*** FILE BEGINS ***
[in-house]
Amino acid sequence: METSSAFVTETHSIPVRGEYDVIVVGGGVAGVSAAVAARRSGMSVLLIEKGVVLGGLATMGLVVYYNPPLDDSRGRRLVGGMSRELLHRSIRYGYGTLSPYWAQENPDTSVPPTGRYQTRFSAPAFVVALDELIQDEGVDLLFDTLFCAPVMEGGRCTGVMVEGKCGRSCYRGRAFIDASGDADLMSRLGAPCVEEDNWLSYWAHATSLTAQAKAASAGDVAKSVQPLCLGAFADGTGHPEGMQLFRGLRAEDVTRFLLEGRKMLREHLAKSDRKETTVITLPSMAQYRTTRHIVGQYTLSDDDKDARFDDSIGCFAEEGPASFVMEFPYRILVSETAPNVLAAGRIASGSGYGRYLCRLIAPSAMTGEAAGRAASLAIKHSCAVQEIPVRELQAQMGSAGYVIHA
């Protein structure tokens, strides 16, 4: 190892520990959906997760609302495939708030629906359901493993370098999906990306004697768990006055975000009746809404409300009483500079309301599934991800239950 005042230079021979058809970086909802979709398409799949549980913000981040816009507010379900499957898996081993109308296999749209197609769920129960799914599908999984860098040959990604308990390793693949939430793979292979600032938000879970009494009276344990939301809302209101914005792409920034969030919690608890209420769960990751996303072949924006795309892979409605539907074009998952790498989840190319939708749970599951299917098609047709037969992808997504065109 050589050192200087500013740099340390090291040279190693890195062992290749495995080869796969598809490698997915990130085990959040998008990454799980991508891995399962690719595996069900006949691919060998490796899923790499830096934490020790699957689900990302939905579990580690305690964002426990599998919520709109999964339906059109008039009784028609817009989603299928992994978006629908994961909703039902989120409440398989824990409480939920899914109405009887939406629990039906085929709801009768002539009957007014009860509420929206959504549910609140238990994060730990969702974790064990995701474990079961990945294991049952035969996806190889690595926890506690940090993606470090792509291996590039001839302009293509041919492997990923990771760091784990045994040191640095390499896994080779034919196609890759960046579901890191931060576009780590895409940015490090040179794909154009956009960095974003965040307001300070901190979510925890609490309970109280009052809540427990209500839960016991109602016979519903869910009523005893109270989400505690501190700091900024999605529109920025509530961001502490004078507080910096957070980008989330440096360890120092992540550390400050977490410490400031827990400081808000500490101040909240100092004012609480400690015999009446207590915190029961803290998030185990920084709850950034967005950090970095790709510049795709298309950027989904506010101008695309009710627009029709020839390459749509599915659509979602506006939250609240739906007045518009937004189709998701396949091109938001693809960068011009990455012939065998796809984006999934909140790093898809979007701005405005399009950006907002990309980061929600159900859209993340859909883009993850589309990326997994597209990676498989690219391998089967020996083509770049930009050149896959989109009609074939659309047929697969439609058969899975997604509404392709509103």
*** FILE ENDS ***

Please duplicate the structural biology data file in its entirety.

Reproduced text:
[in-house]
Amino acid sequence: METSSAFVTETHSIPVRGEYDVIVVGGGVAGVSAAVAARRSGMSVLLIEKGVVLGGLATMGLVVYYNPPLDDSRGRRLVGGMSRELLHRSIRYGYGTLSPYWAQENPDTSVPPTGRYQTRFSAPAFVVALDELIQDEGVDLLFDTLFCAPVMEGGRCTGVMVEGKCGRSCYRGRAFIDASGDADLMSRLGAPCVEEDNWLSYWAHATSLTAQAKAASAGDVAKSVQPLCLGAFADGTGHPEGMQLFRGLRAEDVTRFLLEGRKMLREHLAKSDRKETTVITLPSMAQYRTTRHIVGQYTLSDDDKDARFDDSIGCFAEEGPASFVMEFPYRILVSETAPNVLAAGRIASGSGYGRYLCRLIAPSAMTGEAAGRAASLAIKHSCAVQEIPVRELQAQMGSAGYVIHA
């Protein structure tokens, strides 16, 4: 190892520990959906997760609302495939708030629906359901493993370098999906990306004697768990006055975000009746809404409300009483500079309301599934991800239950 005042230079021979058809970086909802979709398409799949549980913000981040816009507010379900499957898996081993109308296999749209197609769920129960799914599908999984860098040959990604308990390793693949939430793979292979600032938000879970009494009276344990939301809302209101914005792409920034969030919690608890209420769960990751996303072949924006795309892979409605539907074009998952790498989840190319939708749970599951299917098609047709037969992808997504065109 050589050192200087500013740099340390090291040279190693890195062992290749495995080869796969598809490698997915990130085990959040998008990454799980991508891995399962690719595996069900006949691919060998490796899923790499830096934490020790699957689900990302939905579990580690305690964002426990599998919520709109999964339906059109008039009784028609817009989603299928992994978006629908994961909703039902989120409440398989824990409480939920899914109405009887939406629990039906085929709801009768002539009957007014009860509420929206959504549910609140238990994060730990969702974790064990995701474990079961990945294991049952035969996806190889690595926890506690940090993606470090792509291996590039001839302009293509041919492997990923990771760091784990045994040191640095390499896994080779034919196609890759960046579901890191931060576009780590895409940015490090040179794909154009956009960095974003965040307001300070901190979510925890609490309970109280009052809540427990209500839960016991109602016979519903869910009523005893109270989400505690501190700091900024999605529109920025509530961001502490004078507080910096957070980008989330440096360890120092992540550390400050977490410490400031827990400081808000500490101040909240100092004012609480400690015999009446207590915190029961803290998030185990920084709850950034967005950090970095790709510049795709298309950027989904506010101008695309009710627009029709020839390459749509599915659509979602506006939250609240739906007045518009937004189709998701396949091109938001693809960068011009990455012939065998796809984006999934909140790093898809979007701005405005399009950006907002990309980061929600159900859209993340859909883009993850589309990326997994597209990676498989690219391998089967020996083509770049930009050149896959989109009609074939659309047929697969439609058969899975997604509404392709509103």